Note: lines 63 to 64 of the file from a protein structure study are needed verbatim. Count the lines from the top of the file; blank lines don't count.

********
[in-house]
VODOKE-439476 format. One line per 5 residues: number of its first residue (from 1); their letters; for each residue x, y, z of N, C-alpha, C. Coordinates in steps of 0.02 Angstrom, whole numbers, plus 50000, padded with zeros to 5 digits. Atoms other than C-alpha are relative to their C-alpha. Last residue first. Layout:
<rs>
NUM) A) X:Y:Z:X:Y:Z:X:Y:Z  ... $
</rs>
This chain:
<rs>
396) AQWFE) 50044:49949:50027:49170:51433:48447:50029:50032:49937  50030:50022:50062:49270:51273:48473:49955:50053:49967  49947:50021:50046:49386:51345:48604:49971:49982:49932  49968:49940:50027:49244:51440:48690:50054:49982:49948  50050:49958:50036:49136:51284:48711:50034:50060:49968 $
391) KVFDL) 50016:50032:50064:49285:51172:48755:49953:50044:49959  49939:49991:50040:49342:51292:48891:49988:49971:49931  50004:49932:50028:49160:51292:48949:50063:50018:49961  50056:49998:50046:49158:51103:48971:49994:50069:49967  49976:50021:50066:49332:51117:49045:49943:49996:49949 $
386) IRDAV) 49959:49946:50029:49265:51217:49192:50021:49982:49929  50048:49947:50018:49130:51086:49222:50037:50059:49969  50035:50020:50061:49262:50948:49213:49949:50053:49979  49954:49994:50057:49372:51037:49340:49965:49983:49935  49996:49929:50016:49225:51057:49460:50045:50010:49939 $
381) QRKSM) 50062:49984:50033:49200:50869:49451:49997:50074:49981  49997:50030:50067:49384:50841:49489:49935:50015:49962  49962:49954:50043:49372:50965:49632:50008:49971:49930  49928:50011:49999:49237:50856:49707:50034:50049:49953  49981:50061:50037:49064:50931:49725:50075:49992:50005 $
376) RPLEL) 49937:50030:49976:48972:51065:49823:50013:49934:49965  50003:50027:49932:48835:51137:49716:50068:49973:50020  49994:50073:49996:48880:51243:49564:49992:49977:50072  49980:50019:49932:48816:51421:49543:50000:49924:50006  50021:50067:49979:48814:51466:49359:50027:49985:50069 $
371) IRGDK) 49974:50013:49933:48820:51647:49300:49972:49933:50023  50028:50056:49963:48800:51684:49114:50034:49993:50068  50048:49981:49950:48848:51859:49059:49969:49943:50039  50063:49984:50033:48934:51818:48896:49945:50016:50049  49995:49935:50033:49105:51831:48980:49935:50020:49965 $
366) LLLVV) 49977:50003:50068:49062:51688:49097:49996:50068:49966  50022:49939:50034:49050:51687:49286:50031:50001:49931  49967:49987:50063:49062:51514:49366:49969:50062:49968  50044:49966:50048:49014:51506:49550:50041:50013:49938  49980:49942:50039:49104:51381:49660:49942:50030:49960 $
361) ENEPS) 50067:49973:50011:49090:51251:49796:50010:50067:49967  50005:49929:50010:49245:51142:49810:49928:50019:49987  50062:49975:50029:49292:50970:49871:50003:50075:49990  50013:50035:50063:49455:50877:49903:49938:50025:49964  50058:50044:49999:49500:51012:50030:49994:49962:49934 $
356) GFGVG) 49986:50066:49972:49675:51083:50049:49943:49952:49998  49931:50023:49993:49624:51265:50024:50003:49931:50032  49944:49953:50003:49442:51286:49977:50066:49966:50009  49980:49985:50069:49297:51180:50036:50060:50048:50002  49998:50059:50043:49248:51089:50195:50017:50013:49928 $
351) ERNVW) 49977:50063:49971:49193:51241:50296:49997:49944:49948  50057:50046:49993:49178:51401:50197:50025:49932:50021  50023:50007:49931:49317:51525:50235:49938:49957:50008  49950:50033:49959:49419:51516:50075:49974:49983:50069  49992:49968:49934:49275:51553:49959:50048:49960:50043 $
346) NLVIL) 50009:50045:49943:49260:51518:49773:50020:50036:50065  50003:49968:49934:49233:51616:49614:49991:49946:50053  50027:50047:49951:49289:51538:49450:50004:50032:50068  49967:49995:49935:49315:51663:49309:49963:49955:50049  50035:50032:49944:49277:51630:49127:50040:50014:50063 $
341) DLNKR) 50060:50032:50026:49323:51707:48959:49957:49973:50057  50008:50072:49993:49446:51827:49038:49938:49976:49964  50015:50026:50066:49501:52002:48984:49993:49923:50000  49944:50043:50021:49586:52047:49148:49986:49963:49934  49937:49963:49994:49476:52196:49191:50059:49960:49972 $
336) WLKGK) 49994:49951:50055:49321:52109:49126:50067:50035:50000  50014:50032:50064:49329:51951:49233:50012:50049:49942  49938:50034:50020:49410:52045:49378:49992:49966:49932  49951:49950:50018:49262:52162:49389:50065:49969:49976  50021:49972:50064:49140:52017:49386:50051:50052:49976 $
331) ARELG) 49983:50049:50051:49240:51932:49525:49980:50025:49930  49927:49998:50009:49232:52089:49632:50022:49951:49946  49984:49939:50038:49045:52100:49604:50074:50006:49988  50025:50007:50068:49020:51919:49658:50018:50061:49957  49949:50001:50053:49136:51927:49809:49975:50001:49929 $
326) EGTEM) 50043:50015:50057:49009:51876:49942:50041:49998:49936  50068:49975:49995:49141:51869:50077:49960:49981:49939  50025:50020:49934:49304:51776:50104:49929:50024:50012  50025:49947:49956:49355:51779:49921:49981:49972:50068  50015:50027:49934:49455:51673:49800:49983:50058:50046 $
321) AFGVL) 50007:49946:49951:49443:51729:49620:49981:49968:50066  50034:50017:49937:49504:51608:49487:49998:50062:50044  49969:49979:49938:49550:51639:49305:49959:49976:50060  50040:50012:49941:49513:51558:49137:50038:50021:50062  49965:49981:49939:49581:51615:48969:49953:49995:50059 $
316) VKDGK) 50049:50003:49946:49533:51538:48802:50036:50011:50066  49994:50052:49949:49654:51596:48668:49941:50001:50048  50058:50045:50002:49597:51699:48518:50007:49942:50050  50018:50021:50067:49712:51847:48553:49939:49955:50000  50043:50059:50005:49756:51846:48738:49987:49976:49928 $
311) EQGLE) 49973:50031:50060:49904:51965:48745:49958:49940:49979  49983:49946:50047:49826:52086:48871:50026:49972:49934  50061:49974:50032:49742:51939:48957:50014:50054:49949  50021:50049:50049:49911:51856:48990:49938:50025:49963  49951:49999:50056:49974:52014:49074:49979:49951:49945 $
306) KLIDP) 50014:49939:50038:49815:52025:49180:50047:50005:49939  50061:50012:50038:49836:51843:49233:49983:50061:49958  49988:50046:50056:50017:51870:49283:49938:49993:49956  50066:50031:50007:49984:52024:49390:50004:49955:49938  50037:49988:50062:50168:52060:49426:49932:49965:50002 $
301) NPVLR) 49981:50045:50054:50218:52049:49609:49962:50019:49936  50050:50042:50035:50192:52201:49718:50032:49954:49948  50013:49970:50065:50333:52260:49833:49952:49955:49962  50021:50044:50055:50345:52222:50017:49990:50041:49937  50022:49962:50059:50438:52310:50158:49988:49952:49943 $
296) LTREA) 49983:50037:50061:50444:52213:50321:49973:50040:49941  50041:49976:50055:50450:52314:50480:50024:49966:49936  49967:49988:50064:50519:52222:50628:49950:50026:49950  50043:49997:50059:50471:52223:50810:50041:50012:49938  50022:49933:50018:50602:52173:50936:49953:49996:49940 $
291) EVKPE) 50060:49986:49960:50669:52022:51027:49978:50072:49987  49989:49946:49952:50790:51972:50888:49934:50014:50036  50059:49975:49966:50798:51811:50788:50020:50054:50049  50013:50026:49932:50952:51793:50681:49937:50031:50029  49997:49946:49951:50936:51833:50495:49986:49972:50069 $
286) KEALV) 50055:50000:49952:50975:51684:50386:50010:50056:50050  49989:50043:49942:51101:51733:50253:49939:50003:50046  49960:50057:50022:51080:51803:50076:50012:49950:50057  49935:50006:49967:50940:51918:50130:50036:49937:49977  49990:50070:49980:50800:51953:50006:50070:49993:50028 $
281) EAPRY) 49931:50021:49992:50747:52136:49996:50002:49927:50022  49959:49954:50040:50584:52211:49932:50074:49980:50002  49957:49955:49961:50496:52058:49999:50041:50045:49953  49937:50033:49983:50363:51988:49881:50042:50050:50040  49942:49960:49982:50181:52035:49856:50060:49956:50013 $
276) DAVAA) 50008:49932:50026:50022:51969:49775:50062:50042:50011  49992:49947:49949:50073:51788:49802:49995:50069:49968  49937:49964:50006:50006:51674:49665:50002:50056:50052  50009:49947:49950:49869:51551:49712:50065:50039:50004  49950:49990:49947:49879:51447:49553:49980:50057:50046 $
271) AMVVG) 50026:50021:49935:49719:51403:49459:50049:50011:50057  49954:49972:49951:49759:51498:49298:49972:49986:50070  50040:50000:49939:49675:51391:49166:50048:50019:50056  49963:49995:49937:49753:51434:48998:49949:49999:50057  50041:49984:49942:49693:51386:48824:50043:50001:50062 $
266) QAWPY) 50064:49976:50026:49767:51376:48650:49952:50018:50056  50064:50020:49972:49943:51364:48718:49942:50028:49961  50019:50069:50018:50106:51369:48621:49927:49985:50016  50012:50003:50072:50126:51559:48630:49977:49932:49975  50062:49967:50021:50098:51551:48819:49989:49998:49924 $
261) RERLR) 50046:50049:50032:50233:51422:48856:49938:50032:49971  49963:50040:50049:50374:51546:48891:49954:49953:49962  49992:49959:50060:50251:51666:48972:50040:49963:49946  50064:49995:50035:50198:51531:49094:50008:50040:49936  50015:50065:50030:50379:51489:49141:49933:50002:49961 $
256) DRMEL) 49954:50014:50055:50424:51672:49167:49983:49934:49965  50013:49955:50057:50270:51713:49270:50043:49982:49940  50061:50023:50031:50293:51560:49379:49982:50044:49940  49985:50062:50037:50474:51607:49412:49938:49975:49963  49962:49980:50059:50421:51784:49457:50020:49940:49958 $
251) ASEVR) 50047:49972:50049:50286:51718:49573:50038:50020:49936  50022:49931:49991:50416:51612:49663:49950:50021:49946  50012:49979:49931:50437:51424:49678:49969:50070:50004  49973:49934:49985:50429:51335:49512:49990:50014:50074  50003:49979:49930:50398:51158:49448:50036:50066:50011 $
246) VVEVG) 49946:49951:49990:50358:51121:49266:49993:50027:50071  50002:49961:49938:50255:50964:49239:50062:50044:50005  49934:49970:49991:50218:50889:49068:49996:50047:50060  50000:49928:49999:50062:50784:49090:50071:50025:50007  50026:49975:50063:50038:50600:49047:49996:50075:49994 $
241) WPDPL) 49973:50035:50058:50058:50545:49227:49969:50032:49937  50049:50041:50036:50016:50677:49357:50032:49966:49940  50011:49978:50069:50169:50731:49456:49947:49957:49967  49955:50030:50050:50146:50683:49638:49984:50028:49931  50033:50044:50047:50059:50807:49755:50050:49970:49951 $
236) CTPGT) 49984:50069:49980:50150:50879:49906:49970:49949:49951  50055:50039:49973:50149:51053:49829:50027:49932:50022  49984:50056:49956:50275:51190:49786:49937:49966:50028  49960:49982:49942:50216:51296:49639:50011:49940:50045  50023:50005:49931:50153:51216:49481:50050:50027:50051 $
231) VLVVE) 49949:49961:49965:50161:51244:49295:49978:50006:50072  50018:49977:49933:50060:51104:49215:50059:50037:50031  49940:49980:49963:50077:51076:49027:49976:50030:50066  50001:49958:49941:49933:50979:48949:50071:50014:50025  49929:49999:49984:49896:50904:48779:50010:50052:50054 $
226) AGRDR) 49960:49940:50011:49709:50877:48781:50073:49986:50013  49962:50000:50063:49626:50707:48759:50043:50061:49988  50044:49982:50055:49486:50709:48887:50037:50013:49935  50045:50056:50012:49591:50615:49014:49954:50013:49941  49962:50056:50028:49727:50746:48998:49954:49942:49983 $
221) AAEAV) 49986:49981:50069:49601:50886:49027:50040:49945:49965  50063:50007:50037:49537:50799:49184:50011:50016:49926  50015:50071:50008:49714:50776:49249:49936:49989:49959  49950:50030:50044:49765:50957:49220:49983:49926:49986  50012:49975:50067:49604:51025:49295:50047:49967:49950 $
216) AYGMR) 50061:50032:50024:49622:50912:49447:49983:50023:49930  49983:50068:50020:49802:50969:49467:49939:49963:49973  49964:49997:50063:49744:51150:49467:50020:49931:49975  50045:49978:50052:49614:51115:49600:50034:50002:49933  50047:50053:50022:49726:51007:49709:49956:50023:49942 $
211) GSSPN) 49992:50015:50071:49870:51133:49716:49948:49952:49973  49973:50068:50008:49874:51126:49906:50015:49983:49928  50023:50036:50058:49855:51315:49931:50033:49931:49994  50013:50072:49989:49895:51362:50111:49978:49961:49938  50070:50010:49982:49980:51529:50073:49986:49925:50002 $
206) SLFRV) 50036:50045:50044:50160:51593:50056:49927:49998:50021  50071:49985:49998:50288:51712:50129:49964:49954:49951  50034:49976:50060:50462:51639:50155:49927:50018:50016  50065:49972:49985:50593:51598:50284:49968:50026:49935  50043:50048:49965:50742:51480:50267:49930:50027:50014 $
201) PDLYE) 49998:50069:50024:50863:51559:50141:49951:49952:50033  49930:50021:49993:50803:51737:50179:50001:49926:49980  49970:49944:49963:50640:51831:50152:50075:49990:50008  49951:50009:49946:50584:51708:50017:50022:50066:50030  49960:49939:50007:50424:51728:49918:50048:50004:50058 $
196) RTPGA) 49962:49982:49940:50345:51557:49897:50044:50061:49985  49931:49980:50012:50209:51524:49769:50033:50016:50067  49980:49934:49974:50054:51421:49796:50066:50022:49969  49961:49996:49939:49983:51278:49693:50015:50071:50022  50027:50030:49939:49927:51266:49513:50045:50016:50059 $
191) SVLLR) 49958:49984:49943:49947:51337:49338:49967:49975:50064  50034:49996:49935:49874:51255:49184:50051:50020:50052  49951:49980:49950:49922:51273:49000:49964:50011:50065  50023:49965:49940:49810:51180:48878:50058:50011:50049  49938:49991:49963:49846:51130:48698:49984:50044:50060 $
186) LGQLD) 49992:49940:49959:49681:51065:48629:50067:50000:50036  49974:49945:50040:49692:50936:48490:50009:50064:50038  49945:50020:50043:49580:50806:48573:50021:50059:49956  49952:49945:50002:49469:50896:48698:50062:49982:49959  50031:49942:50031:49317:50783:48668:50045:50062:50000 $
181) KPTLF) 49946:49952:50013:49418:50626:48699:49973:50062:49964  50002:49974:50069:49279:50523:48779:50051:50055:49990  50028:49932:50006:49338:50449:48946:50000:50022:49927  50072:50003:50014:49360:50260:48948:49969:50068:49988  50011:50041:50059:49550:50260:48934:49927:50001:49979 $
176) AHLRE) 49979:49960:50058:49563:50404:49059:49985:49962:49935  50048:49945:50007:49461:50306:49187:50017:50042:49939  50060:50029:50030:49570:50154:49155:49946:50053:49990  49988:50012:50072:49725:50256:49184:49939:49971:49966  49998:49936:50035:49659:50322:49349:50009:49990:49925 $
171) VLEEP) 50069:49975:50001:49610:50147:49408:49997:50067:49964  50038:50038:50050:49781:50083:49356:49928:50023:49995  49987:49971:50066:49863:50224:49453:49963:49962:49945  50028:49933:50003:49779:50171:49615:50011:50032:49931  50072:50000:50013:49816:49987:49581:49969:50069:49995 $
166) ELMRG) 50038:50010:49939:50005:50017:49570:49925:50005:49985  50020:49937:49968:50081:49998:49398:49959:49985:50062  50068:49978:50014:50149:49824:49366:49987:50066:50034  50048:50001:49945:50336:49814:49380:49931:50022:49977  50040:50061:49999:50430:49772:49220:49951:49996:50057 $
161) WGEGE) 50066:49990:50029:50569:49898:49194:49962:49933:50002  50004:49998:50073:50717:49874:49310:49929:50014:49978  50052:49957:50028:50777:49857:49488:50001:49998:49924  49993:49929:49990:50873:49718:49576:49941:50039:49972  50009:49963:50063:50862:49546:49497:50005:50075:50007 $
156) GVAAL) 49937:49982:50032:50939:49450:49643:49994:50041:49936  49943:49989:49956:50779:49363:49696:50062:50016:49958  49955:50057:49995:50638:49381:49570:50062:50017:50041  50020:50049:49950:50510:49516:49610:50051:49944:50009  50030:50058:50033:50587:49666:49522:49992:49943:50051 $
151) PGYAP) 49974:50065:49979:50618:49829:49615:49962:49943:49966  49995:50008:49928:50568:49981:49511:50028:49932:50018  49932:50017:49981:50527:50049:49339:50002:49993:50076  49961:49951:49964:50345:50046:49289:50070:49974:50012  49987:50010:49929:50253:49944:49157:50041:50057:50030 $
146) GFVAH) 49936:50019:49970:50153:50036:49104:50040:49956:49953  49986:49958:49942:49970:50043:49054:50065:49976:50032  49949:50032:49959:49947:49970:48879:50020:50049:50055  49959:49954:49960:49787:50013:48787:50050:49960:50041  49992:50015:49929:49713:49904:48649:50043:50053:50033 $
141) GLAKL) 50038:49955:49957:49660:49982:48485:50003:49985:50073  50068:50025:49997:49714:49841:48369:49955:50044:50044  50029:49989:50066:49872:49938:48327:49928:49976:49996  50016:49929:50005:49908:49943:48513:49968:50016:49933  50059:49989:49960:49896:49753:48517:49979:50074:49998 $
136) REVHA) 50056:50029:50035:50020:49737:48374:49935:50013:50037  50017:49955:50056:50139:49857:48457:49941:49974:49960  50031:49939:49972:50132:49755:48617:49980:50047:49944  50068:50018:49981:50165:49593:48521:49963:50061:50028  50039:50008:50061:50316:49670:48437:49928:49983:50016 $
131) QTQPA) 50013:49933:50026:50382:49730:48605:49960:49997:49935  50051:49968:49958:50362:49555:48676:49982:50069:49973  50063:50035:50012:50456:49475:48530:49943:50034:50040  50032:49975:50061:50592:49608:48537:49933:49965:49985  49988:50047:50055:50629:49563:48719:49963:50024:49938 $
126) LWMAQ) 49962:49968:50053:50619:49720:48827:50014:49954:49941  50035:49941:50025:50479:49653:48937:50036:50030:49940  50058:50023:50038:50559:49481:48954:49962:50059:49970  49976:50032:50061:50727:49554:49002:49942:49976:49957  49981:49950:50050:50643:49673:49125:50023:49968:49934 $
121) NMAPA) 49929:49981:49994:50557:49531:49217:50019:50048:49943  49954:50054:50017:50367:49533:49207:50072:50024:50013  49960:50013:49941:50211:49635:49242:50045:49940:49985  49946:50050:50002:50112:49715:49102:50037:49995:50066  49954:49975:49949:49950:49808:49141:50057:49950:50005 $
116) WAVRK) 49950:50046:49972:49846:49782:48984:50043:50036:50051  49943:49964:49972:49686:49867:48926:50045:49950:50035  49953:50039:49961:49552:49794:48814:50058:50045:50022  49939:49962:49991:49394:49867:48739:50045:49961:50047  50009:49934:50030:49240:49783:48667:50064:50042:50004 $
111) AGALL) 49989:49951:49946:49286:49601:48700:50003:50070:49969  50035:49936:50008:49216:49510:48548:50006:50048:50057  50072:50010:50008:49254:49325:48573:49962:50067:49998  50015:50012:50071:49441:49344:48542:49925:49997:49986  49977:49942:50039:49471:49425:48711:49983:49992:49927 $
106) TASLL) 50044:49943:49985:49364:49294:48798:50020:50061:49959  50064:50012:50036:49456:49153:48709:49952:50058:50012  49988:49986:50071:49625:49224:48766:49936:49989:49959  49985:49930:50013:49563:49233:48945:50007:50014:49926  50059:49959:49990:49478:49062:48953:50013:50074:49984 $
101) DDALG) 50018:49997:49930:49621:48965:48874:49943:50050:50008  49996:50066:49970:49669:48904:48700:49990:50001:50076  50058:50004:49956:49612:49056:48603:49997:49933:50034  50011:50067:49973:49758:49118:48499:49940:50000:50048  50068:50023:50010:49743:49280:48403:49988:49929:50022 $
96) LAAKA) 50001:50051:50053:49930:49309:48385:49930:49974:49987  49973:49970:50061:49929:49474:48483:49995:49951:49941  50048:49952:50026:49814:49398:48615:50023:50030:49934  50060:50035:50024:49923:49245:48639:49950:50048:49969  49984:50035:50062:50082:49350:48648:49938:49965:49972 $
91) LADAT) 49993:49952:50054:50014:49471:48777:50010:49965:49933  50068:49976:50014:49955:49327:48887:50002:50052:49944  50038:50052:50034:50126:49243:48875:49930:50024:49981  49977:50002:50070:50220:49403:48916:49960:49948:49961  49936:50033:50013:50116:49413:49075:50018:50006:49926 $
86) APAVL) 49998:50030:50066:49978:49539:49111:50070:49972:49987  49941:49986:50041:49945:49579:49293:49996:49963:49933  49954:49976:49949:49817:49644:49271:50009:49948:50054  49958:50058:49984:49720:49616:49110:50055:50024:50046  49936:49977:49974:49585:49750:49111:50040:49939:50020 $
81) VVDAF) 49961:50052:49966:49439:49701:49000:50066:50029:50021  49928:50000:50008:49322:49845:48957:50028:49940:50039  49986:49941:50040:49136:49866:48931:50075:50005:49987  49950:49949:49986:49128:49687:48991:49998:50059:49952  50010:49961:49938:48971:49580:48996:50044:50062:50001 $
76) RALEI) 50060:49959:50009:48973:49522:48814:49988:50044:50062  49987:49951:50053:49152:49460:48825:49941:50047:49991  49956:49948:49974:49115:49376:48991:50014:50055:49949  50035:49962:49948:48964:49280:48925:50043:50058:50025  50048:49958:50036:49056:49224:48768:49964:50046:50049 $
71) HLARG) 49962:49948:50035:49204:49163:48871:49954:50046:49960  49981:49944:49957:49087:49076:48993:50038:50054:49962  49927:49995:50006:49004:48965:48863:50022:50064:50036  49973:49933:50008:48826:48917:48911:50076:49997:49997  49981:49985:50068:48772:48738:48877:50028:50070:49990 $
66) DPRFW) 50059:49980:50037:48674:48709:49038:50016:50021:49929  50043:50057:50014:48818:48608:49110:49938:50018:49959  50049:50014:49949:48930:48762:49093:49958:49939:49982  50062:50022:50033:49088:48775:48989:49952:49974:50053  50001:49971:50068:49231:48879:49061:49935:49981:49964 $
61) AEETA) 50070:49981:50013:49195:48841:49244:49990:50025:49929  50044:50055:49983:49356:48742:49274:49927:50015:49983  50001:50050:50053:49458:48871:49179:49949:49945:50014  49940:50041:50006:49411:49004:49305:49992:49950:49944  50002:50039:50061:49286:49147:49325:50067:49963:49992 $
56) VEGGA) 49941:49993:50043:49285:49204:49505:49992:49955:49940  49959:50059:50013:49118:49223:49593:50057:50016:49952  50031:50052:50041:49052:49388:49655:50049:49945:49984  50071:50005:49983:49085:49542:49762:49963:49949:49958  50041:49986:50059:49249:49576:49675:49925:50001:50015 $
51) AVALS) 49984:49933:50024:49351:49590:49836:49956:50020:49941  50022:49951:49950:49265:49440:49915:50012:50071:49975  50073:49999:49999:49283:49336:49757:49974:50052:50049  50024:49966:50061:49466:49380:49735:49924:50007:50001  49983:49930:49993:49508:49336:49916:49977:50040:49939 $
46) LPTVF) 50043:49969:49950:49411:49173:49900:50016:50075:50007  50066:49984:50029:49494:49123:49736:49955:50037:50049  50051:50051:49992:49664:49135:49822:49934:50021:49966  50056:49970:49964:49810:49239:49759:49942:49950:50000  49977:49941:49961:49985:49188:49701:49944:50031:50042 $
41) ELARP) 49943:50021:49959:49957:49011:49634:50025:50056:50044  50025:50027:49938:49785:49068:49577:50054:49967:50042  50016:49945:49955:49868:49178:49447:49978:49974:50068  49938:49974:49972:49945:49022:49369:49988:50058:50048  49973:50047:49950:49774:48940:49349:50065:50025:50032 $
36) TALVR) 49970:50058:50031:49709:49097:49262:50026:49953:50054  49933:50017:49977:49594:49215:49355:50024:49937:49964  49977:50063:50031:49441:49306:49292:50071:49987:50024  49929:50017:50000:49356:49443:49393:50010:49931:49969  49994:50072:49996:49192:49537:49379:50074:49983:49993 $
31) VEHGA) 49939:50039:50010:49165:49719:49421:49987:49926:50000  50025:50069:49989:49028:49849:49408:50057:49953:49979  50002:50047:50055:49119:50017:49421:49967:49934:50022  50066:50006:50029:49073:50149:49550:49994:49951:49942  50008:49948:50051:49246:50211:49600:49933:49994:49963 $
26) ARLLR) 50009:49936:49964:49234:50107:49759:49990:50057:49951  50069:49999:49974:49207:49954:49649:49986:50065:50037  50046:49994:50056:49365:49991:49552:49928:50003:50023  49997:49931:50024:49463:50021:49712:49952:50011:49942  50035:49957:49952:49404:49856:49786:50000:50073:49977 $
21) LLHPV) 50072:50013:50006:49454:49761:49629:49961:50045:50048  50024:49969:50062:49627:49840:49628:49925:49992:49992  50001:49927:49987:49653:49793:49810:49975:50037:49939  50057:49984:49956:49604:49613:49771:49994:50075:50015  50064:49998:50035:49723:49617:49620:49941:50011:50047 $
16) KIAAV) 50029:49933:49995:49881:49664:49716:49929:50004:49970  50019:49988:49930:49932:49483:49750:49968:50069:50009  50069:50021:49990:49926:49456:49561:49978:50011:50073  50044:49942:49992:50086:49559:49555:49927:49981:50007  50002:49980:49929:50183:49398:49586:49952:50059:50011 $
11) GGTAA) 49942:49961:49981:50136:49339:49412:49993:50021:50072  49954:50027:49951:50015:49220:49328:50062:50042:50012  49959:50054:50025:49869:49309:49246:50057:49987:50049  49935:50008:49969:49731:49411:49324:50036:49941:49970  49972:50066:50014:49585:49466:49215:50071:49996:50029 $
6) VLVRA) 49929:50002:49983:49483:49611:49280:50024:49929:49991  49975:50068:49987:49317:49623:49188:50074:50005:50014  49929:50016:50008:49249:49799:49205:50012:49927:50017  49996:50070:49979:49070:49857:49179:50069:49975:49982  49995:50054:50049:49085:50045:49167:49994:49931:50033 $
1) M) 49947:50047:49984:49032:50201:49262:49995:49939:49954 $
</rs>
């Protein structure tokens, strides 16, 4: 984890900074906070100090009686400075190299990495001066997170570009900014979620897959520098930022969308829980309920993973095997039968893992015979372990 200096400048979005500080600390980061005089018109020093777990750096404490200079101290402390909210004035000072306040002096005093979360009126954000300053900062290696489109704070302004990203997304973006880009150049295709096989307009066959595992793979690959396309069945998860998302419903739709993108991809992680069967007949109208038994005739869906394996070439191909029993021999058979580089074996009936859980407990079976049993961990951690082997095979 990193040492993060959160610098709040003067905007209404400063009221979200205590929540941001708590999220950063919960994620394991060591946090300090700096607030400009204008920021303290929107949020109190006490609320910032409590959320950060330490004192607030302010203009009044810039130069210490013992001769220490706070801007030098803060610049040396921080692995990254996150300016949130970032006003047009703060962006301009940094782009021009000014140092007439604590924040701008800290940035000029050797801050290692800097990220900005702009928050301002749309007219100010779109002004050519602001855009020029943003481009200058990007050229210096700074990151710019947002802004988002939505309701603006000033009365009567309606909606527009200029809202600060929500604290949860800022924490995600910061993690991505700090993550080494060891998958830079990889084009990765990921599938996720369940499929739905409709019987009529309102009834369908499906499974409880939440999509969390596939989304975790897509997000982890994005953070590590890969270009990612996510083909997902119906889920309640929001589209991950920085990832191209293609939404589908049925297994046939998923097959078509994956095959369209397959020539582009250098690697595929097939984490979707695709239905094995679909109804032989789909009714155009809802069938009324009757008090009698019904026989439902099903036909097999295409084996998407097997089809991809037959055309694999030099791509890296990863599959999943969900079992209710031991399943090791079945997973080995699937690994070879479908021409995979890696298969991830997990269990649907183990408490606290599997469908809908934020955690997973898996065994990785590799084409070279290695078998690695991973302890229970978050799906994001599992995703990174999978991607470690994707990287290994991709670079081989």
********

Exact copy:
121) NMAPA) 49929:49981:49994:50557:49531:49217:50019:50048:49943  49954:50054:50017:50367:49533:49207:50072:50024:50013  49960:50013:49941:50211:49635:49242:50045:49940:49985  49946:50050:50002:50112:49715:49102:50037:49995:50066  49954:49975:49949:49950:49808:49141:50057:49950:50005 $
116) WAVRK) 49950:50046:49972:49846:49782:48984:50043:50036:50051  49943:49964:49972:49686:49867:48926:50045:49950:50035  49953:50039:49961:49552:49794:48814:50058:50045:50022  49939:49962:49991:49394:49867:48739:50045:49961:50047  50009:49934:50030:49240:49783:48667:50064:50042:50004 $